I'm a born and raised MidWest girl but after my first volunteer trip overseas at the impressionable age of 15, my heart longed to be exposed to the untouched, unknown, and undervalued in the world.
Storytelling became a passion behind the camera in college as I started to produce events and dabble in performing arts. I volunteered pro bono graphic design work for a nonprofit working in Uganda and soon found myself in Africa documenting their work on the ground. That trip sparked a love for photojournalism that has since spanned over a decade across numerous countries.
Going back to my high school days, I tried my hand at acting but didn't stick with it. Revising the craft in adulthood later created a new love for the industry. It quickly transformed from a hobby to a passion to a career and I discovered a way to combine my knowledge and experience in the industry with my gifts of organization and producing. Not only could I tell stories with stills but could do so with moving visuals through commercials, corporate videos, and films.
I believe in the power of stories and the importance of sharing them not only to entertain and educate but also to leave a legacy and give a voice to the broken. Everyone has a story (whether true or dreamed up) . . . and my job is to tell it to an audience with excellence.
I feel a sense of responsibility to use my experiences, things I've seen, and stories I've heard to teach others and expose them to the realities they didn't know existed. To break down barriers. To show how to love beyond differences. And to be the light in a sometimes dark world.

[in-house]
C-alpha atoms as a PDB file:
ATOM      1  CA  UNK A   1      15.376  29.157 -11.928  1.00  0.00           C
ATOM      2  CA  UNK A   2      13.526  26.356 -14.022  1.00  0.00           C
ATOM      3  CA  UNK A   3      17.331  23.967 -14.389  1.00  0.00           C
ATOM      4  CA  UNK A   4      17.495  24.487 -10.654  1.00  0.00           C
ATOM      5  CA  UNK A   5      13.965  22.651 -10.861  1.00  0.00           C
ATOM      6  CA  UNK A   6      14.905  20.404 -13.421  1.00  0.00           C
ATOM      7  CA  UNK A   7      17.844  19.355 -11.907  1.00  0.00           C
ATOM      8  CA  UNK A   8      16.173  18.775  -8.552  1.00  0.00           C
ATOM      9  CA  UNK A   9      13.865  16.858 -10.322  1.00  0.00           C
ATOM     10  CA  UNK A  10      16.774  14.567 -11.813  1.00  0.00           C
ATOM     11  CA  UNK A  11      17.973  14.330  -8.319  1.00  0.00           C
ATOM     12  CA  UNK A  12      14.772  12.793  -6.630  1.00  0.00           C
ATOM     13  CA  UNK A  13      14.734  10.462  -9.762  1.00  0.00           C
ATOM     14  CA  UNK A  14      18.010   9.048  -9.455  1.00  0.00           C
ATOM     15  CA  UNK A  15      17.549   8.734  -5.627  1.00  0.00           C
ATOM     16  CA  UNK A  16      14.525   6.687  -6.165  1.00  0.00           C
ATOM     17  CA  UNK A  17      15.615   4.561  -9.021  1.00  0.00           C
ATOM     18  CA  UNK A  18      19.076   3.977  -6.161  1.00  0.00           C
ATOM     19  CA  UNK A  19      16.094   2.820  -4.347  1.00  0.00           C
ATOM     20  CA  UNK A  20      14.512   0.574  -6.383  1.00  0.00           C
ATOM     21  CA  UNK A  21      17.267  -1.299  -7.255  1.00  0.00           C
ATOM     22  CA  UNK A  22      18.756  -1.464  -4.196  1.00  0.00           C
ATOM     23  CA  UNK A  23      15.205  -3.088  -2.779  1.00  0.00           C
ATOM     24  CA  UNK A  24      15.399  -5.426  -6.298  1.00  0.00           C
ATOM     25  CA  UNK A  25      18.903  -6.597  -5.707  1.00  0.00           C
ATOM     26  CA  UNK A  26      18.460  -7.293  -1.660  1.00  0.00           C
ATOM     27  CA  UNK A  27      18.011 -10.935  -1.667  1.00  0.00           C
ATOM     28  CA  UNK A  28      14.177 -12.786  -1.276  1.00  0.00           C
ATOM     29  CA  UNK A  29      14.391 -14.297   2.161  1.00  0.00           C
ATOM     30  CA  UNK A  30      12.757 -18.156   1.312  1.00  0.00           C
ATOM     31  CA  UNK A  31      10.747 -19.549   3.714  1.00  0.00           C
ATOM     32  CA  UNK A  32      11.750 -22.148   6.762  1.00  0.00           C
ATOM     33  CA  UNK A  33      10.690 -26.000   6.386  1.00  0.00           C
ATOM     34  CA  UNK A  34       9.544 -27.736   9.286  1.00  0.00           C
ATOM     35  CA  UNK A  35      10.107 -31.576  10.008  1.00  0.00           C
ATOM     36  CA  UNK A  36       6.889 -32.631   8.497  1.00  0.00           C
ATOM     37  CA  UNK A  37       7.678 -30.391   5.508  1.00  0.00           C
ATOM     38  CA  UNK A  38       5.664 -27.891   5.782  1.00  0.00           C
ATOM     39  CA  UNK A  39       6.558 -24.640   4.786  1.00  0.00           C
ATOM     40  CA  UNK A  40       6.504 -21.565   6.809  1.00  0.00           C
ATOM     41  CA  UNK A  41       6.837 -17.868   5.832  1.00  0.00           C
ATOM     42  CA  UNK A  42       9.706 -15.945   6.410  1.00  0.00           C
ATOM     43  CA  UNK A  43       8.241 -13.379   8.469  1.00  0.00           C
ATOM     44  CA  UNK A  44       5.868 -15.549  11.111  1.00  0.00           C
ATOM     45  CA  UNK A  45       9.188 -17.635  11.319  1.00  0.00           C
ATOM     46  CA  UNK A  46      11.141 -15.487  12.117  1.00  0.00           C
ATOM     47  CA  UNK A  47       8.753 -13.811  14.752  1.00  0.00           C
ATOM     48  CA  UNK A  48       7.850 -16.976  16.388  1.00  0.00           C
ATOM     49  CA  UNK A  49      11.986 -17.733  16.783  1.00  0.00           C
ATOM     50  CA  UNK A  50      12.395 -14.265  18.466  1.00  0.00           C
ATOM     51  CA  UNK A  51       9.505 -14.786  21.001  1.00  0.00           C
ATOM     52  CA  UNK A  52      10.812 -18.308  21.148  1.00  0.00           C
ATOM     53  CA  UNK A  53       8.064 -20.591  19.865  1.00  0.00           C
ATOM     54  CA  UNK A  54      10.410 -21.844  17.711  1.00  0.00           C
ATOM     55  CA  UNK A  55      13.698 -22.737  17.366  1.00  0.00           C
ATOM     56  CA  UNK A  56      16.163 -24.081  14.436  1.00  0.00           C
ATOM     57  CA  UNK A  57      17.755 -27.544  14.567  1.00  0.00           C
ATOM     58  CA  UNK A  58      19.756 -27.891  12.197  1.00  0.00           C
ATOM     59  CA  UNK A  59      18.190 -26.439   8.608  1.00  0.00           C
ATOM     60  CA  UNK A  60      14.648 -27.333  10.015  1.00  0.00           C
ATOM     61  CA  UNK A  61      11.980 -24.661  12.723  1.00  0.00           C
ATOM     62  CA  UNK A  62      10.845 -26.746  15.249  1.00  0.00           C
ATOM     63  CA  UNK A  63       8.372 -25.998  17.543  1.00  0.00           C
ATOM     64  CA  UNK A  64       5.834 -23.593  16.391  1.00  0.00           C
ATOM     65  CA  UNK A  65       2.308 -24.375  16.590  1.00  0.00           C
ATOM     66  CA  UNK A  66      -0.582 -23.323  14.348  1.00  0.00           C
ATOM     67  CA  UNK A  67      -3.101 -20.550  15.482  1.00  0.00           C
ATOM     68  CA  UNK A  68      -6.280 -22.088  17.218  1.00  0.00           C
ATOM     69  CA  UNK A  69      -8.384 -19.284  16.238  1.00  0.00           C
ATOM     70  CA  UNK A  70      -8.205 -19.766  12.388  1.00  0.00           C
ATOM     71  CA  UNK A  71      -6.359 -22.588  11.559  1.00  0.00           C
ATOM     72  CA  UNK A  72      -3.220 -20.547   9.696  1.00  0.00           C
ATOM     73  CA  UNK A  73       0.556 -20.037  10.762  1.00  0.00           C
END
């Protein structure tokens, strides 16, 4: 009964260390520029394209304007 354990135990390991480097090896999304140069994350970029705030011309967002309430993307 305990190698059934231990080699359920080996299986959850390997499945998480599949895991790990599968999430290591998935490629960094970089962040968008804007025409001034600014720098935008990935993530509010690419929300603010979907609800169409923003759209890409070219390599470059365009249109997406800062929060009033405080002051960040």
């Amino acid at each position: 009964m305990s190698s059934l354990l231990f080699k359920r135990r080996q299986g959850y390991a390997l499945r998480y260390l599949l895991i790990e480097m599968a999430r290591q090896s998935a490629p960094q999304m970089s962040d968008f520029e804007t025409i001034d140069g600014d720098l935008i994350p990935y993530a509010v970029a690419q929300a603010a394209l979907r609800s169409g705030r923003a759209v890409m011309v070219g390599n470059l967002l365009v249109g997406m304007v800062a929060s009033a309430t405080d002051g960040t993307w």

It's an honor to "do what I love and love what I do." I pray my life will inspire others and leave a legacy for my boys showing that you can make a difference by following your passion and dreams.
To learn more about my work in-front-of the camera, visit JessicaAmbuehl.com.
BEHIND THE NAME
In 2009, I heard a group of young men speak of their unbelievable journey through the desert to find freedom. Freedom from a civil war that took the lives of nearly 2 million in their homeland of Sudan.
While escaping death, they watched their brothers and sisters die from starvation, lack of water, vultures, and lions. Some lived to tell of this story.
These survivors are part of a group called the Sudan Boys.
They had an older gentleman with them they called their Bishop. This man said that despite having no resources, they found a tree for shade and to rest and worship under.
At that moment, this company found its name . . . Under The Tree Designs.
A testament to finding contentment in all circumstances. No matter what we face, there are still small blessings to discover and beauty amongst the broken.